We also tend to be skeptical of newbie local brands challenging the big established international brands. Or being more expensive.
Ger: As much as we hate that mindset, you can’t really judge people because they might have real life experience where a Pinoy brand sold them a very poor quality product. So we don’t comment na “ganyan talaga e.” (that’s just how it is)
For the mentality that “it’s not gonna be good,” like I said, we’re not only selling the product but an idea. A culture that brings everybody up. We all know there are a lot of downers, so we’re battling it by positively reinforcing the mindset. That’s why we treat ourselves as a premium brand.
What kind of feedback have you received about the Ghost then? How many chairs have you actually sold?
Glenn: Some have said “Wow, SecretLab of the Philippines.” That makes us happy, ha ha!
Ger: For the V1, close to a hundred chairs. To be honest we didn’t really have a target, We kind of don’t look at the numbers but more of who gets to buy. We keep in touch, asking “how’s the chair, how’s it doing?” It’s a quality over quantity thing.
So you didn’t create Player One to make money?
Ger: Definitely, ha ha! It’s really a passion project for us and only now turning into a small business. (Player One) It’s just the three of us, the money we invested is only based on our salary from our day jobs you know?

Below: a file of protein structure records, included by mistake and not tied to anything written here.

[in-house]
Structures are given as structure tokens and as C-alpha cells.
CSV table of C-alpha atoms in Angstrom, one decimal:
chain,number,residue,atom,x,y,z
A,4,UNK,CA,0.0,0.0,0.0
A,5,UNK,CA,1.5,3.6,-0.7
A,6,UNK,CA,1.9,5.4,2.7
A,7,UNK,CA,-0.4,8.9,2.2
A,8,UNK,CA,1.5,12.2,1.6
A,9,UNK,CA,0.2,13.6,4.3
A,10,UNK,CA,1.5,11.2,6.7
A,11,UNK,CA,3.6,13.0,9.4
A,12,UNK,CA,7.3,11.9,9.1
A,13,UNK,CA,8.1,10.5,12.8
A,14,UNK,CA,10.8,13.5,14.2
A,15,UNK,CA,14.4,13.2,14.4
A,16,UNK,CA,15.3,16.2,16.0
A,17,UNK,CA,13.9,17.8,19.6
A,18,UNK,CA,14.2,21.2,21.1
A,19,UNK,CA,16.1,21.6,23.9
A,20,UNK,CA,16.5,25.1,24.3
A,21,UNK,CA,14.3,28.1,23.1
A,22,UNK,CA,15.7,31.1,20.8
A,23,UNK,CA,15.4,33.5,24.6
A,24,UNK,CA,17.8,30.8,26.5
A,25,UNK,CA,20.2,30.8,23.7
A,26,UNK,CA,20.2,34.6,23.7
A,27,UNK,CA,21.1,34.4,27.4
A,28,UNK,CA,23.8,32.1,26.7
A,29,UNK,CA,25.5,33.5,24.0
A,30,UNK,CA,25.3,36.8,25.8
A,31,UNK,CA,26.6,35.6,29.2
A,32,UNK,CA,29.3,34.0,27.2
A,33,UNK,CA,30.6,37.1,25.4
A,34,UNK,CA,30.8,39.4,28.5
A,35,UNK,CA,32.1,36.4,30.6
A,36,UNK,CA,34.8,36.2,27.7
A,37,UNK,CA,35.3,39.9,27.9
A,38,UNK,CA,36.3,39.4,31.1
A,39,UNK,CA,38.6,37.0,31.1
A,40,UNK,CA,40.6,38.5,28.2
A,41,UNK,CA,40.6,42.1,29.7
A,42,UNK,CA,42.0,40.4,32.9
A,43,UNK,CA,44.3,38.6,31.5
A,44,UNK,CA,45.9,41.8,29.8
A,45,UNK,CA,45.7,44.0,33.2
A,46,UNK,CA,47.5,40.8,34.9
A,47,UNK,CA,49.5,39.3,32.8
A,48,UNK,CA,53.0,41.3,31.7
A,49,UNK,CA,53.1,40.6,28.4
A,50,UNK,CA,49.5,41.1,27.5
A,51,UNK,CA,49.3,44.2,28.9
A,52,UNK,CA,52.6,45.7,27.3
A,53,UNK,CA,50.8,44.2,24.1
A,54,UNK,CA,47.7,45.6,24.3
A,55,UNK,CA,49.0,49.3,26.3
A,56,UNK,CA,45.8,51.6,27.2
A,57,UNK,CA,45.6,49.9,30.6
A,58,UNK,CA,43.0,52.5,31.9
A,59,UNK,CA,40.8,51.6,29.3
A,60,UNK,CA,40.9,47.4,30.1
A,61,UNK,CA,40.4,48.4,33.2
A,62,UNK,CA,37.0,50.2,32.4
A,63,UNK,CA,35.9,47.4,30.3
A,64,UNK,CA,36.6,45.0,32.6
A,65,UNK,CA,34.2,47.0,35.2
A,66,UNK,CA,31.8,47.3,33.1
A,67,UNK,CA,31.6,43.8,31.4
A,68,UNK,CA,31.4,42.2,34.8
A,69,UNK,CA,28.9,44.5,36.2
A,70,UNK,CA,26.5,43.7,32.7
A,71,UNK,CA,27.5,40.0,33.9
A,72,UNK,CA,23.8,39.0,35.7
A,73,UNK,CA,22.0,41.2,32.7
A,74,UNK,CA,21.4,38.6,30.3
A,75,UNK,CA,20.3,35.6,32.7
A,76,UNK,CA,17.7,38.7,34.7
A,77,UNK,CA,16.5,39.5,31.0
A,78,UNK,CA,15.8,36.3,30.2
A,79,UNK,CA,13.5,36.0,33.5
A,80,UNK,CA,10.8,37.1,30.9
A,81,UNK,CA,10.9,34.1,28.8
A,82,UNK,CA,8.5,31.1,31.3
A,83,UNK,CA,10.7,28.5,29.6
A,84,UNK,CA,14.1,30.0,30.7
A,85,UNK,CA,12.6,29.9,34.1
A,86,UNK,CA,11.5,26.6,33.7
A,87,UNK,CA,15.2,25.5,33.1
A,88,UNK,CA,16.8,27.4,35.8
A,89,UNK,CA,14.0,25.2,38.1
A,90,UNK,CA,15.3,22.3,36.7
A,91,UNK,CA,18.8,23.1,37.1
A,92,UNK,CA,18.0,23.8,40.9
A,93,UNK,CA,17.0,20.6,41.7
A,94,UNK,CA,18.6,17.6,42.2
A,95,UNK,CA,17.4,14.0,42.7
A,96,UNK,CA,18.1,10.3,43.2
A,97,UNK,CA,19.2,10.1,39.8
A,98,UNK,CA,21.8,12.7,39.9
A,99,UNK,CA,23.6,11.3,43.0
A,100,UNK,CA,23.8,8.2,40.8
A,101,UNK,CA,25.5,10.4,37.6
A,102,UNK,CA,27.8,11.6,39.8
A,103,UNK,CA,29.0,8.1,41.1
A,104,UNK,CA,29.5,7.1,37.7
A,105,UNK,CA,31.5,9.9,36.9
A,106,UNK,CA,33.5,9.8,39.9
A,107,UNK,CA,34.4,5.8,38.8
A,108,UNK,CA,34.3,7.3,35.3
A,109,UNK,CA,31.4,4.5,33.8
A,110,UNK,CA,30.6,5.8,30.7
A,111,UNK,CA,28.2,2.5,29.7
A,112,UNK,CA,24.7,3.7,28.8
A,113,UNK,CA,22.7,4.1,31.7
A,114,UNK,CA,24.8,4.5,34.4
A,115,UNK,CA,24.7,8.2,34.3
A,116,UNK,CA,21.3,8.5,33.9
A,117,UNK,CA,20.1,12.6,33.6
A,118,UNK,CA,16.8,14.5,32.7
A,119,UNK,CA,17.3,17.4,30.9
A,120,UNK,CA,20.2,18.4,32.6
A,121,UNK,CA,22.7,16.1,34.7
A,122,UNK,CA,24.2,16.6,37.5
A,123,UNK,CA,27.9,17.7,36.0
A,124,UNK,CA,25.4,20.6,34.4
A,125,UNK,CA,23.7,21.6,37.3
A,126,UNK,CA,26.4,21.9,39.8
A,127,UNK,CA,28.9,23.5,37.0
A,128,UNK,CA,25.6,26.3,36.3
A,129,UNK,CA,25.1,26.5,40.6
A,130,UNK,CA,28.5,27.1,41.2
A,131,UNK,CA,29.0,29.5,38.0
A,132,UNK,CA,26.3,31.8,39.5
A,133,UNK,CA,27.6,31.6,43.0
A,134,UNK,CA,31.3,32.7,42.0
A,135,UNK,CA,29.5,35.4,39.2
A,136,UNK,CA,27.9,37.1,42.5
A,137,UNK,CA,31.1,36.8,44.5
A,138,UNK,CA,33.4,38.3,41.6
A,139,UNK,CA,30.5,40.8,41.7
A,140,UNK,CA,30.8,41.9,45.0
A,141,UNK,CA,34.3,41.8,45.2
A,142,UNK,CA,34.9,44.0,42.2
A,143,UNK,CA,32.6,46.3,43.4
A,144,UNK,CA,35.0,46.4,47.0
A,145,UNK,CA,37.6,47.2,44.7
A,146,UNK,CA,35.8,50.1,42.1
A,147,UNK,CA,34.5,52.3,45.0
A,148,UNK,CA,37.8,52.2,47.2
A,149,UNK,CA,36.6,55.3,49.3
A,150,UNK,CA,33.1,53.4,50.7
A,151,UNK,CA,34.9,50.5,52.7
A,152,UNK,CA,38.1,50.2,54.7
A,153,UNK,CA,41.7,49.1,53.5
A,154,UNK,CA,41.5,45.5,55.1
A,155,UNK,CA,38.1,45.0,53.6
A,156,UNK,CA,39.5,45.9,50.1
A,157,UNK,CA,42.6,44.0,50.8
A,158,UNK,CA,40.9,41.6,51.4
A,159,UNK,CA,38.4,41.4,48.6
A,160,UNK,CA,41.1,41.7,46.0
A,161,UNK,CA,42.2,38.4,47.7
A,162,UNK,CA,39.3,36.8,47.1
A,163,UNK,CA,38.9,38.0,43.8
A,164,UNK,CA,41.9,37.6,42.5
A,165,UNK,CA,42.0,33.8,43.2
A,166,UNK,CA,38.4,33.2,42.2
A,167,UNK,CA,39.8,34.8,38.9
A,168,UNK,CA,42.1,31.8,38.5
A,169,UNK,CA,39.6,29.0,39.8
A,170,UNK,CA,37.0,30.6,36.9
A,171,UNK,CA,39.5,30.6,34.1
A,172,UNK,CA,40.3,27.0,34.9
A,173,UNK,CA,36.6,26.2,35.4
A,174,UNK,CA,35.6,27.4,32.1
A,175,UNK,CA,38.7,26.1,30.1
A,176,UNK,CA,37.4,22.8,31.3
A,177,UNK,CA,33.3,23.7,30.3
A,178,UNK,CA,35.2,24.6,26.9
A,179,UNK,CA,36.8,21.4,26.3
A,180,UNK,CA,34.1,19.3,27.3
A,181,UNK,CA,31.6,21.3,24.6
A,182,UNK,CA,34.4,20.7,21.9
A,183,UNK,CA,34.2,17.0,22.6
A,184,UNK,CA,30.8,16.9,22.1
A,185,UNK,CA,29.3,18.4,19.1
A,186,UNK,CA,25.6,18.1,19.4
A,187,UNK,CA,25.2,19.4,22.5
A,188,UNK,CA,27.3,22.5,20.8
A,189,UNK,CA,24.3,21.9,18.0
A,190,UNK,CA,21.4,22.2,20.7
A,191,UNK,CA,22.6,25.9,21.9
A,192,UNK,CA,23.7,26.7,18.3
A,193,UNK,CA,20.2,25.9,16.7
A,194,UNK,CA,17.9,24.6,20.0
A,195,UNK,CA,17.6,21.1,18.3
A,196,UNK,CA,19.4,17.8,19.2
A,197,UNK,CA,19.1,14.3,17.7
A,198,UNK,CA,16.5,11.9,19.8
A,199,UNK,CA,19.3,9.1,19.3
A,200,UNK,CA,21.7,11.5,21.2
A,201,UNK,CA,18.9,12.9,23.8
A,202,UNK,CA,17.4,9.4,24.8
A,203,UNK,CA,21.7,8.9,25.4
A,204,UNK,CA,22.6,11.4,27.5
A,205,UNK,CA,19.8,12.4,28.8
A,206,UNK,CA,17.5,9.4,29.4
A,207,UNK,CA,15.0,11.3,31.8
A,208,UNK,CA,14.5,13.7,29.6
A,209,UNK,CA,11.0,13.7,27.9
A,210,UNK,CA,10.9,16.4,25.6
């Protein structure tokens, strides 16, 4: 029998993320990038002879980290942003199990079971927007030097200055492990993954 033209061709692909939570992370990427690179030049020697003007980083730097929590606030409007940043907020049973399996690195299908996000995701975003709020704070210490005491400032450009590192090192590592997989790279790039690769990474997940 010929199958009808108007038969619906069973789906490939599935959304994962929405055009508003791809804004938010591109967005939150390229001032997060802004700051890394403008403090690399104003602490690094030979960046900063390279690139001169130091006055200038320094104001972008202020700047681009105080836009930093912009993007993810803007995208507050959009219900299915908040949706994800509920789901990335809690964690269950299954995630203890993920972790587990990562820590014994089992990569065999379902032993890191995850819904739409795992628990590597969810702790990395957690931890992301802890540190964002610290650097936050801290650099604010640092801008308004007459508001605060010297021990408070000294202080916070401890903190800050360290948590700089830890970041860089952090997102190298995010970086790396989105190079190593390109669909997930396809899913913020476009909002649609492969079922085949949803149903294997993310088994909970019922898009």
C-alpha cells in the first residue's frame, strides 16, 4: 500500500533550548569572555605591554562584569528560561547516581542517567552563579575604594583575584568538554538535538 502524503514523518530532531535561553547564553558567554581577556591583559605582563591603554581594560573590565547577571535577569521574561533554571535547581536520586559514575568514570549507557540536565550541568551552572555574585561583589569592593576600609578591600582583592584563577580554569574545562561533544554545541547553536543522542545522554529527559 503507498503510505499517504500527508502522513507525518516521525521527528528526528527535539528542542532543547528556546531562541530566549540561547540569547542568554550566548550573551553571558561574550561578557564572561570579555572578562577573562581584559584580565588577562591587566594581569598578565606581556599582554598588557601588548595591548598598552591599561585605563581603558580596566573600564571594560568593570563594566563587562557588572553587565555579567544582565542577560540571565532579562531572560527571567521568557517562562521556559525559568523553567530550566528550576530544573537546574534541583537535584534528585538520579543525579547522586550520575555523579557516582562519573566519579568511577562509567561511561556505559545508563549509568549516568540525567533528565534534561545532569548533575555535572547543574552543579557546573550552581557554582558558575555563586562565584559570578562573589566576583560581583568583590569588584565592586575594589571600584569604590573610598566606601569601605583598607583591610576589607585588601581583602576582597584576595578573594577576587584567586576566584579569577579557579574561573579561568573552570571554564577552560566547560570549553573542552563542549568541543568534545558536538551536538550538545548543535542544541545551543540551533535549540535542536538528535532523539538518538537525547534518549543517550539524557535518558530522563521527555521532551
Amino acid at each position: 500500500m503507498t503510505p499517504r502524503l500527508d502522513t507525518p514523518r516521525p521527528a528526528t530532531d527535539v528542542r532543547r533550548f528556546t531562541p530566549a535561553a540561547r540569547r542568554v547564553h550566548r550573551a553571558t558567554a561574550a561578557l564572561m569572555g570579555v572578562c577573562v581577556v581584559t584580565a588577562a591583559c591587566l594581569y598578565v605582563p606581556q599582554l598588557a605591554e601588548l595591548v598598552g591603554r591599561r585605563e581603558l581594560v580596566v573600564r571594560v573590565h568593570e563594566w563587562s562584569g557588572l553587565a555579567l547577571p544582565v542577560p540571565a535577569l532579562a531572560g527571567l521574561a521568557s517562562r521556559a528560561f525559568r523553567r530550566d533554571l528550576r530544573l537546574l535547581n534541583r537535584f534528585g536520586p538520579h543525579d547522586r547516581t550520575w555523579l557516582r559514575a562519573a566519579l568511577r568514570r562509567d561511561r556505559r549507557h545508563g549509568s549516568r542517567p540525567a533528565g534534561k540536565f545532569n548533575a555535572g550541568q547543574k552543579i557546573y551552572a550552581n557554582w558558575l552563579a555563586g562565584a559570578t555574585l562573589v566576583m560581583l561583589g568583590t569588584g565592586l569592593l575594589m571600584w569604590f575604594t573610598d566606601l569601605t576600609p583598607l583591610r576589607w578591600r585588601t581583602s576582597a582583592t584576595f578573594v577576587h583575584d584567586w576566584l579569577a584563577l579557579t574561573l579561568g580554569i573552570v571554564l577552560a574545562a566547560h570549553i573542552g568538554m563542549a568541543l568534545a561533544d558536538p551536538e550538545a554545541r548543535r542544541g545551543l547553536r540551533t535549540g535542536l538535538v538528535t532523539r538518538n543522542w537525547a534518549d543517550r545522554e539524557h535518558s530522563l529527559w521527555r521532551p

Gerard works in the oil industry, Glenn in the airline industry, and Kevin in steel fabrication. You guys were strangers to the gaming industry but you also told me that it welcomed you.
Ger: All the connections I have (as our “marketing head”) the root was NVIDIA Philippines. We really owe them a lot. We really didn’t know where to start, I randomly messaged the admin of the NVIDIA GeForce Philippines Facebook group (to ask if I can present our business) as one of the first groups we approached.
Thankfully, they put us in touch with the actual people behind NVIDIA Philippines and they wanted to help us out. They allowed us to enter the community.
And for a startup brand (established November 2018) you managed a collaboration with Lenovo Legion. We think that gave you guys a good dose of credibility